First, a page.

Invented by David Stewart, the ShotKam is an ingeniously designed, user friendly video camera that mounts underneath a gun barrel. The inspiration for the ShotKam came when Stewart was introducing his then ten year old son to shooting, and was struggling to find a way to demonstrate the concept of forward allowance. Weighing 5.5 ounces, the ShotKam connects to your smart phone via WiFi, allowing reticle alignment, in-the-field video playback, and changing of playback speeds. Videos are recorded at 120 frames per second, allowing frame by frame playback that’s detailed and fast enough to even see shot clouds. Connecting to a computer is achieved using a USB connection, and the ShotKam’s software suite includes well produced video tutorials on using the unit and organizing the resulting video files. The Shotkam stores data on an onboard micro SD card, is rechargeable via a USB cord, and like a cell phone, can either be charged by connecting to a computer, or by using the optional wall plug /USB adapter.
A 12 gauge, rubber padded bracket is included with the unit, with 20, 28 and .410 and 12 gauge side by side brackets optionally available for $40 each. I found the unit simple to mount using the included hex wrench, then downloaded the free ShotKamPro smart phone app from the web and followed the instructions to link to my phone via WiFi. Once mated to the unit, the smart phone is used to position the reticle to your point of aim. When ready to use, a push of the button turns the unit on, and the ShotKam remains idle until the gun action is closed, at which point it begins a buffered recording session. When it senses the recoil of the gun the device automatically saves the video sequence from before, during and after the shot, compiling a short video file, then it returns to an idle state until the next shot is taken. Although the ShotKam is a very advanced piece of high tech hardware, it’s surprisingly simple enough to use – even for those of us who are technophobes. Critics might say the one drawback is the weight the unit adds to the gun barrel. It’s certainly not a cure-all for correcting all problems a shooter may be have, but one tool, that if used smartly, could result in more Xs on a scorecard. Instructor Mike McAlpine says he loves the unit because it confirms his calls of where a students’ misses are, and gives the students something they themselves can take home and view.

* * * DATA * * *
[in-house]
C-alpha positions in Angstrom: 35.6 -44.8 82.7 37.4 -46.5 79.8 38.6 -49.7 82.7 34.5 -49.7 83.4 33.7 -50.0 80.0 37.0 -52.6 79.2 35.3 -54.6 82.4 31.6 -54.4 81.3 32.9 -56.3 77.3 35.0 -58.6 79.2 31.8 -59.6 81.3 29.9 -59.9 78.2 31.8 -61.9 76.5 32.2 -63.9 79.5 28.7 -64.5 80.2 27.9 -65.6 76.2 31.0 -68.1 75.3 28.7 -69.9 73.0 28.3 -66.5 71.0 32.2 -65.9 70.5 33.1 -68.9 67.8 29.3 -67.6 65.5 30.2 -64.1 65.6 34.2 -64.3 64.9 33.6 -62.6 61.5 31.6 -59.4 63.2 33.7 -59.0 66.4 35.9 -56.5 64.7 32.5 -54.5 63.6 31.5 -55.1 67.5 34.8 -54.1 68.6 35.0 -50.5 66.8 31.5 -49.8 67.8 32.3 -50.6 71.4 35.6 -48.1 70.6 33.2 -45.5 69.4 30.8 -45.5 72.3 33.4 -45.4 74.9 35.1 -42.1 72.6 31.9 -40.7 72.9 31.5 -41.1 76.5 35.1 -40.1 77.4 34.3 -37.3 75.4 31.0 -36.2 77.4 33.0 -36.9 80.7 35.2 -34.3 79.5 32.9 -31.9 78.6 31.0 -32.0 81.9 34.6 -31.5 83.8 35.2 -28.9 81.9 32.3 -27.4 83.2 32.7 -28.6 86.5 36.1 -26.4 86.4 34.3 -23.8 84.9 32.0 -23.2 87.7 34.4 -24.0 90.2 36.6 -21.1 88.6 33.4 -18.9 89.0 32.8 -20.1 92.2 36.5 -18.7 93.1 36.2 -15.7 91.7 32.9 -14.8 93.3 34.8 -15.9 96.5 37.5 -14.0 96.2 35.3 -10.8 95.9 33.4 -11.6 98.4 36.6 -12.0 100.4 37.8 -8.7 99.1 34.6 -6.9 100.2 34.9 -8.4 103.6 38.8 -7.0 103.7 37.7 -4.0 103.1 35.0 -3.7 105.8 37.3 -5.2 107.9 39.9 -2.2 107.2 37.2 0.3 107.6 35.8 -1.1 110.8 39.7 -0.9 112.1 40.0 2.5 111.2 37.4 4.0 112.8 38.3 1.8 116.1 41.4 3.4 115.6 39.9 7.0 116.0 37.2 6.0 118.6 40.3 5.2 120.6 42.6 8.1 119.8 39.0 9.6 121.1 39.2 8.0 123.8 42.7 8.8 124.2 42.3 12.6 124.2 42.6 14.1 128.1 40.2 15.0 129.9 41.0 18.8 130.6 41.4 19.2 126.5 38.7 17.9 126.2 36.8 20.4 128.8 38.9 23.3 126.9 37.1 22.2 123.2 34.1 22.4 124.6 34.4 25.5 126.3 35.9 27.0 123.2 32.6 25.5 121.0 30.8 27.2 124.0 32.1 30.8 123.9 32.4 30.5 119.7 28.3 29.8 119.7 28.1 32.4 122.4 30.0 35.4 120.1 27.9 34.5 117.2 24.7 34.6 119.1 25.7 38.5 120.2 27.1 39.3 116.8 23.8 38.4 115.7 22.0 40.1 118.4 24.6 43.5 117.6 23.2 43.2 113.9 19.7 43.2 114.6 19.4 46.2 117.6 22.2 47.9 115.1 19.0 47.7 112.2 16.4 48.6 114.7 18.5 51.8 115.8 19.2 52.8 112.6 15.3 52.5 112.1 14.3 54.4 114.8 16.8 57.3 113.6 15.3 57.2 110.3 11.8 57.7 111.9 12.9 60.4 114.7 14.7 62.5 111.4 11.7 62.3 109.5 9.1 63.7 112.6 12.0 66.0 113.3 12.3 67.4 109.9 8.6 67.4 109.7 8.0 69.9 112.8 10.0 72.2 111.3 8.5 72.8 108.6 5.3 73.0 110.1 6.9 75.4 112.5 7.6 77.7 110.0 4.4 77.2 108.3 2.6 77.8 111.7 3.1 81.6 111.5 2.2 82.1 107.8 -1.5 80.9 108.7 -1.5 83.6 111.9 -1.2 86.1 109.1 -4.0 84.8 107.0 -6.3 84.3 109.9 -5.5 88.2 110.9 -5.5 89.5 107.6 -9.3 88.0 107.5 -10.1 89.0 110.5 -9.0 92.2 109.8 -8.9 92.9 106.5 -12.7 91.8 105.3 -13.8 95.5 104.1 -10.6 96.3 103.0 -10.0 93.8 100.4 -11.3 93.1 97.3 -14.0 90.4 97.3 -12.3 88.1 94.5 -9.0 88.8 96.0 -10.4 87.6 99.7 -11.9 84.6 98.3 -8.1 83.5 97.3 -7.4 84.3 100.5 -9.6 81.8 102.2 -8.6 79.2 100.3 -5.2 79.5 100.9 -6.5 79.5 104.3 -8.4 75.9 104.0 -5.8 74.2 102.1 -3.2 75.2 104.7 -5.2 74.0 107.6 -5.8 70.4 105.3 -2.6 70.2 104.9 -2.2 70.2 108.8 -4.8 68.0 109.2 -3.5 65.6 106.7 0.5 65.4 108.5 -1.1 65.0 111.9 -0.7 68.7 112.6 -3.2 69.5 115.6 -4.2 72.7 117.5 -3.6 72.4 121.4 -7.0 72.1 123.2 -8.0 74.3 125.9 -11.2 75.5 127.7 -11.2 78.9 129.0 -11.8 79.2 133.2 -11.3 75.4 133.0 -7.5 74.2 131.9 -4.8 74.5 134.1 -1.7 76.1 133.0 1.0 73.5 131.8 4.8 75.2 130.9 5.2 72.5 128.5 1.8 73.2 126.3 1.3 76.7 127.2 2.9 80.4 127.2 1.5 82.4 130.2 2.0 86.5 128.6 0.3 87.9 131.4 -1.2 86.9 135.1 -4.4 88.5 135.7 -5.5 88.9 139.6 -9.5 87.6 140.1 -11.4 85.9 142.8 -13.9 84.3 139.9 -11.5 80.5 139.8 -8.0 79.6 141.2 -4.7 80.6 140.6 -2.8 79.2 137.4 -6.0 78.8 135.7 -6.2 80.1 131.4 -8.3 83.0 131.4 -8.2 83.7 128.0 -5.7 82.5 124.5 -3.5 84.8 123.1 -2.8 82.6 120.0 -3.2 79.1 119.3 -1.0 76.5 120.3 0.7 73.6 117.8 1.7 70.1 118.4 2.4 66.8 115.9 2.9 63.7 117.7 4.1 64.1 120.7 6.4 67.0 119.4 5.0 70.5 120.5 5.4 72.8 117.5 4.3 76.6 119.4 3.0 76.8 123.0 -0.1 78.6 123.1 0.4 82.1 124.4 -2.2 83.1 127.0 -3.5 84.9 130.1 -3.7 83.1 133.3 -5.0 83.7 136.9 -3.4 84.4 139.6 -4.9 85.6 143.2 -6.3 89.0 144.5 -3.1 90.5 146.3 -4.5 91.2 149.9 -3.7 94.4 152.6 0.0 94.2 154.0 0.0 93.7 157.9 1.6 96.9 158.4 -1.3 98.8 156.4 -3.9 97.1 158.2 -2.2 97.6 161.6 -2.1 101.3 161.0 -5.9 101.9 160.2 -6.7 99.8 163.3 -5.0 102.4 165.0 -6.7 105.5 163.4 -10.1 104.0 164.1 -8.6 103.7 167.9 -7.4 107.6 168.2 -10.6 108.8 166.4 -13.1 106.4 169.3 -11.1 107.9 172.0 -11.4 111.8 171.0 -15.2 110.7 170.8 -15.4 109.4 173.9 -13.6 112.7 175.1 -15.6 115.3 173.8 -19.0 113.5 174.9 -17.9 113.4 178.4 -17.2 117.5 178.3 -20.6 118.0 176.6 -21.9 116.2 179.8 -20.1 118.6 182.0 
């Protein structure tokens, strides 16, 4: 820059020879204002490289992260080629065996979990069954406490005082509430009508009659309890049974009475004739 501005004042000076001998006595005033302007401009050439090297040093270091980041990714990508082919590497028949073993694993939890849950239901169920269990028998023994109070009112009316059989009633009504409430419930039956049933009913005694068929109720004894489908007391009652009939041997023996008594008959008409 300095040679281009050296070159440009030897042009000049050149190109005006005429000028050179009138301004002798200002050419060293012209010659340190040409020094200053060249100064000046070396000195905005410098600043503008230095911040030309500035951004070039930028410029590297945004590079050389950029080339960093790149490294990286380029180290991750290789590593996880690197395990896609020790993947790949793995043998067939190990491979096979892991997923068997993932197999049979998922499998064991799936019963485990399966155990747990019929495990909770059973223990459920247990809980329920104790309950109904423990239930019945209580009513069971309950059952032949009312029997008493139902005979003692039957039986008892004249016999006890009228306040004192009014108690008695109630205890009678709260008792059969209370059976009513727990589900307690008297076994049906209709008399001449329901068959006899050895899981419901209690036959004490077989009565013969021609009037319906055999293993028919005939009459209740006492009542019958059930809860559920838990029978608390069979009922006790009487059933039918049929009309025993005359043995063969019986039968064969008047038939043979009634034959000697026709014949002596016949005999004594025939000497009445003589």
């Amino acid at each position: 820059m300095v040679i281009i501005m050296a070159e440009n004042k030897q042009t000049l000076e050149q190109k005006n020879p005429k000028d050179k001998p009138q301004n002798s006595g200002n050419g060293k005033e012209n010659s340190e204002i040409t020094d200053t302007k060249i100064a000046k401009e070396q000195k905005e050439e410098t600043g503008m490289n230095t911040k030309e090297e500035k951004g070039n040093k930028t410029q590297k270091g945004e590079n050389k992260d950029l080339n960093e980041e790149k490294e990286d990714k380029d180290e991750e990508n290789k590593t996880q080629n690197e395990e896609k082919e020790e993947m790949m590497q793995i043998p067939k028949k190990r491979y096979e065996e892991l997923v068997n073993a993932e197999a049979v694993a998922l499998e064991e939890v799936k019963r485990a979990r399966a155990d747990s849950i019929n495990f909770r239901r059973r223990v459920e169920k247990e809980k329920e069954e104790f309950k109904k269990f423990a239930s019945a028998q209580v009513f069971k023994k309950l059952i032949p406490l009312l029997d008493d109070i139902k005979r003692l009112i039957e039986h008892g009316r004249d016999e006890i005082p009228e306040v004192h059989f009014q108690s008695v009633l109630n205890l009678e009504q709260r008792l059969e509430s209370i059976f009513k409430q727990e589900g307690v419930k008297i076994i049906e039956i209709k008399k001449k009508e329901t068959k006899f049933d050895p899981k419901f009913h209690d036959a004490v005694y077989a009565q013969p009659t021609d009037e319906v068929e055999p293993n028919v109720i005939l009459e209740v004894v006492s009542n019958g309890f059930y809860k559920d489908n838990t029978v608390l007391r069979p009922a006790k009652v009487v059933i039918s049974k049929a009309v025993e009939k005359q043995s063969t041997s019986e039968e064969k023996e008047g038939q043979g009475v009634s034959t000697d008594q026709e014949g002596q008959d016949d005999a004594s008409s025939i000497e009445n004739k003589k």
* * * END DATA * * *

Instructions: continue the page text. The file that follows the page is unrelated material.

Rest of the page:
I mounted the camera to a friend’s gun for a trial run during a 5-Stand session at my local club. The subject is an experienced bird hunter, but is a less proficient clays shooter who struggles with technical targets. After viewing his videos, he was able to see he was often shooting over top of many targets. A light-bulb moment also occurred for him when he realized just how much more forward allowance must be given to a laser-fast, quartering incomer that he failed to hit after multiple attempts. Excited with the results of that first ShotKam session, he was very anxious to try it again. This is the inherent value of the ShotKam: showing a shooter’s Point-Of-Aim in relation to a moving target. During a recorded shooting lesson an instructor could conceivably break a troublesome target with the student’s gun, contrasting the video with one of the student attempting the same presentation. Beginning/lower level shooters would naturally benefit more than advanced shooters, although I could see higher level shooters using the ShotKam to work on a particular bogie target – possibly one that they’re having trouble with at a certain point in its flight path. Aside from the learning potential of using the ShotKam to improve one’s shooting, it’s just plain fun to watch the videos of clay targets being crushed, and bird hunters will appreciate the opportunity to video archive their hunts from the perspective of the gun barrel. Purchase price is $695 and includes a padded case, lens cleaner pen and an assortment of spare mounting parts. Free express shipping to anywhere in the US, and 30 day money back guarantee is standard. www.shotkam.com